Yes. Most surgical site infections can be treated with antibiotics. The antibiotic given to you depends on the bacteria (germs) causing the infection. Sometimes patients with SSIs also need another surgery to treat the infection.
What are some of the things that hospitals are doing to prevent SSIs?

To prevent SSIs, doctors, nurses, and other healthcare providers:

  • Clean their hands and arms up to their elbows with an antiseptic agent just before the surgery.
  • Clean their hands with soap and water or an alcohol-based hand rub before and after caring for each patient.
  • May remove some of your hair immediately before your surgery using electric clippers if the hair is in the same area where the pro¬cedure will occur. They should not shave you with a razor.
  • Wear special hair covers, masks, gowns, and gloves during surgery to keep the surgery area clean.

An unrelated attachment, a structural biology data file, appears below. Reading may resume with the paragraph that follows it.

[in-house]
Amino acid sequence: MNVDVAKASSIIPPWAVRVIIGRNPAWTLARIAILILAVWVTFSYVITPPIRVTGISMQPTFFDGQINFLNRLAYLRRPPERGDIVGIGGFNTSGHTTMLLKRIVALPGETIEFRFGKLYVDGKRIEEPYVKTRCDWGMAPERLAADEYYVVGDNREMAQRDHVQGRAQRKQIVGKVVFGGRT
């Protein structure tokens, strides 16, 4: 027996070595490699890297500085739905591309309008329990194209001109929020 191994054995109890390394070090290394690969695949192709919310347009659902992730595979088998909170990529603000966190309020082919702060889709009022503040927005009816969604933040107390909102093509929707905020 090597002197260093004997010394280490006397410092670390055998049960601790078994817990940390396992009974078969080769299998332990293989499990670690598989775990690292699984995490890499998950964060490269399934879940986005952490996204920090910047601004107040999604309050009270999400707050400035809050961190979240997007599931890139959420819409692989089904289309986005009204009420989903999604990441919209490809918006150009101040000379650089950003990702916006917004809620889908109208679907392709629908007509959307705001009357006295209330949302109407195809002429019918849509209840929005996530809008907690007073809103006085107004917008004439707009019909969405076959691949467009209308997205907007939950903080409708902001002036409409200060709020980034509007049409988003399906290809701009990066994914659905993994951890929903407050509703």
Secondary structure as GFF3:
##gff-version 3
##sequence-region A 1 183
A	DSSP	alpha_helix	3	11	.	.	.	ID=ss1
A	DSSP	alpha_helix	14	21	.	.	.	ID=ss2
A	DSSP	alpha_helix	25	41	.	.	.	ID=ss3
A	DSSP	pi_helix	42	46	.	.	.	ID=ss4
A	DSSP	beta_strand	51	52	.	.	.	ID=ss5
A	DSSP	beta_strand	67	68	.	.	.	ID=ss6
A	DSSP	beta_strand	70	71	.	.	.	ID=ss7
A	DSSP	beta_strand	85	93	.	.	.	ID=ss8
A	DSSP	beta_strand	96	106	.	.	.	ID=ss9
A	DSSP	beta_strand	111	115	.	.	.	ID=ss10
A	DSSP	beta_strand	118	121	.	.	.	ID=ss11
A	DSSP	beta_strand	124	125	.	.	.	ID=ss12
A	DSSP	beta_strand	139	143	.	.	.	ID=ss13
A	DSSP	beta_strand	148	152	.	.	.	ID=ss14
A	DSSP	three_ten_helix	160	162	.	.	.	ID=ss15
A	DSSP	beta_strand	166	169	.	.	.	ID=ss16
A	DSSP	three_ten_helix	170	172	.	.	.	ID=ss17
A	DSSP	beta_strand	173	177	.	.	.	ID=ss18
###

• Give you antibiotics before your surgery starts. In most cases, you should get antibiotics within 60 minutes before the surgery starts and the antibiotics should be stopped within 24 hours after surgery.
  • Clean the skin at the site of your surgery with a special soap that kills germs.

What can I do to help prevent SSIs?
Before your surgery:

  • Tell your doctor about other medical problems you may have. Health problems such as allergies, diabetes, and obesity could affect your surgery and your treatment.
  • Quit smoking. Patients who smoke get more infections. Talk to your doctor about how you can quit before your surgery.
  • Do not shave near where you will have surgery. Shaving with a razor can irritate your skin and make it easier to develop an infection.